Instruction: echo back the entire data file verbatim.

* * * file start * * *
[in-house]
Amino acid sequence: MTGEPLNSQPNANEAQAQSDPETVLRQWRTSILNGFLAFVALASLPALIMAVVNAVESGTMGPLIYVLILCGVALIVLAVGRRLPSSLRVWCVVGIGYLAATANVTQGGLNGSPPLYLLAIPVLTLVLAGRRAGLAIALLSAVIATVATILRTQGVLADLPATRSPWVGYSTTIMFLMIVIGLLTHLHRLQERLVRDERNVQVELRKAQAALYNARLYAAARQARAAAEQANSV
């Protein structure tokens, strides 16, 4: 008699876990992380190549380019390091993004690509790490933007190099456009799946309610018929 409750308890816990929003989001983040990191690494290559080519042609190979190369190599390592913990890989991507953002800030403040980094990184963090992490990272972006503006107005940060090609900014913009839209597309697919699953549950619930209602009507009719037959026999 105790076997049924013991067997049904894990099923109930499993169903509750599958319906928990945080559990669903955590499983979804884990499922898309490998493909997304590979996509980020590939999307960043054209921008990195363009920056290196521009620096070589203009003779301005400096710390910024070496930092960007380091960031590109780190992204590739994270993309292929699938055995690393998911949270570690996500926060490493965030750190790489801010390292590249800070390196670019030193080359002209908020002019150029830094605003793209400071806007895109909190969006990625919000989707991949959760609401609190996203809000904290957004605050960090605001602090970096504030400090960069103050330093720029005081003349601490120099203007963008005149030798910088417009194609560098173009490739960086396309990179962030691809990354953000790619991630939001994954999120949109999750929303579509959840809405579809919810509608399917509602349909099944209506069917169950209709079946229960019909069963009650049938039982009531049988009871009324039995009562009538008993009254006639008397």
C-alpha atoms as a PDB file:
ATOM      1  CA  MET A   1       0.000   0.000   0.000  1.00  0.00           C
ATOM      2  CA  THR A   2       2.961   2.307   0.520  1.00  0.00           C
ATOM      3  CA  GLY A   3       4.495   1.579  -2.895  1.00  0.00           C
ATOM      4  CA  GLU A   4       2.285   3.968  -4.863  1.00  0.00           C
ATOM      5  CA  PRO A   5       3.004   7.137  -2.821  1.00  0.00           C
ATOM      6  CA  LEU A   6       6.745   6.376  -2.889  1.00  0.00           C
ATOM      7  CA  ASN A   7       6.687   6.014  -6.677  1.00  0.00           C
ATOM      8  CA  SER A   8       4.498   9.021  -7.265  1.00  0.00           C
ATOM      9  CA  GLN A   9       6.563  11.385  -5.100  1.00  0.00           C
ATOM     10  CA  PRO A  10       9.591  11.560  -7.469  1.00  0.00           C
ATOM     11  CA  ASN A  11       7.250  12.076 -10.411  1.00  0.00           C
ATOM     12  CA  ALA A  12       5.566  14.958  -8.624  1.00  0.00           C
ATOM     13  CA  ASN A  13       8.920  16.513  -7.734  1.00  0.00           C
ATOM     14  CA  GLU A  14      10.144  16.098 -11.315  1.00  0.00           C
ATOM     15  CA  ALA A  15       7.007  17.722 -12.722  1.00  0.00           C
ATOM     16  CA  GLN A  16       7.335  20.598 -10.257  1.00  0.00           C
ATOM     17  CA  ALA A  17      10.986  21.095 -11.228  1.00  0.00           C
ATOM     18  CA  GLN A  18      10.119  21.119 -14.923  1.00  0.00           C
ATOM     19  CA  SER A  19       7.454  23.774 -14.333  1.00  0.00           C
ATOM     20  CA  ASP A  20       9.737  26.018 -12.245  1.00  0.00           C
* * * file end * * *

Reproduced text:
[in-house]
Amino acid sequence: MTGEPLNSQPNANEAQAQSDPETVLRQWRTSILNGFLAFVALASLPALIMAVVNAVESGTMGPLIYVLILCGVALIVLAVGRRLPSSLRVWCVVGIGYLAATANVTQGGLNGSPPLYLLAIPVLTLVLAGRRAGLAIALLSAVIATVATILRTQGVLADLPATRSPWVGYSTTIMFLMIVIGLLTHLHRLQERLVRDERNVQVELRKAQAALYNARLYAAARQARAAAEQANSV
């Protein structure tokens, strides 16, 4: 008699876990992380190549380019390091993004690509790490933007190099456009799946309610018929 409750308890816990929003989001983040990191690494290559080519042609190979190369190599390592913990890989991507953002800030403040980094990184963090992490990272972006503006107005940060090609900014913009839209597309697919699953549950619930209602009507009719037959026999 105790076997049924013991067997049904894990099923109930499993169903509750599958319906928990945080559990669903955590499983979804884990499922898309490998493909997304590979996509980020590939999307960043054209921008990195363009920056290196521009620096070589203009003779301005400096710390910024070496930092960007380091960031590109780190992204590739994270993309292929699938055995690393998911949270570690996500926060490493965030750190790489801010390292590249800070390196670019030193080359002209908020002019150029830094605003793209400071806007895109909190969006990625919000989707991949959760609401609190996203809000904290957004605050960090605001602090970096504030400090960069103050330093720029005081003349601490120099203007963008005149030798910088417009194609560098173009490739960086396309990179962030691809990354953000790619991630939001994954999120949109999750929303579509959840809405579809919810509608399917509602349909099944209506069917169950209709079946229960019909069963009650049938039982009531049988009871009324039995009562009538008993009254006639008397």
C-alpha atoms as a PDB file:
ATOM      1  CA  MET A   1       0.000   0.000   0.000  1.00  0.00           C
ATOM      2  CA  THR A   2       2.961   2.307   0.520  1.00  0.00           C
ATOM      3  CA  GLY A   3       4.495   1.579  -2.895  1.00  0.00           C
ATOM      4  CA  GLU A   4       2.285   3.968  -4.863  1.00  0.00           C
ATOM      5  CA  PRO A   5       3.004   7.137  -2.821  1.00  0.00           C
ATOM      6  CA  LEU A   6       6.745   6.376  -2.889  1.00  0.00           C
ATOM      7  CA  ASN A   7       6.687   6.014  -6.677  1.00  0.00           C
ATOM      8  CA  SER A   8       4.498   9.021  -7.265  1.00  0.00           C
ATOM      9  CA  GLN A   9       6.563  11.385  -5.100  1.00  0.00           C
ATOM     10  CA  PRO A  10       9.591  11.560  -7.469  1.00  0.00           C
ATOM     11  CA  ASN A  11       7.250  12.076 -10.411  1.00  0.00           C
ATOM     12  CA  ALA A  12       5.566  14.958  -8.624  1.00  0.00           C
ATOM     13  CA  ASN A  13       8.920  16.513  -7.734  1.00  0.00           C
ATOM     14  CA  GLU A  14      10.144  16.098 -11.315  1.00  0.00           C
ATOM     15  CA  ALA A  15       7.007  17.722 -12.722  1.00  0.00           C
ATOM     16  CA  GLN A  16       7.335  20.598 -10.257  1.00  0.00           C
ATOM     17  CA  ALA A  17      10.986  21.095 -11.228  1.00  0.00           C
ATOM     18  CA  GLN A  18      10.119  21.119 -14.923  1.00  0.00           C
ATOM     19  CA  SER A  19       7.454  23.774 -14.333  1.00  0.00           C
ATOM     20  CA  ASP A  20       9.737  26.018 -12.245  1.00  0.00           C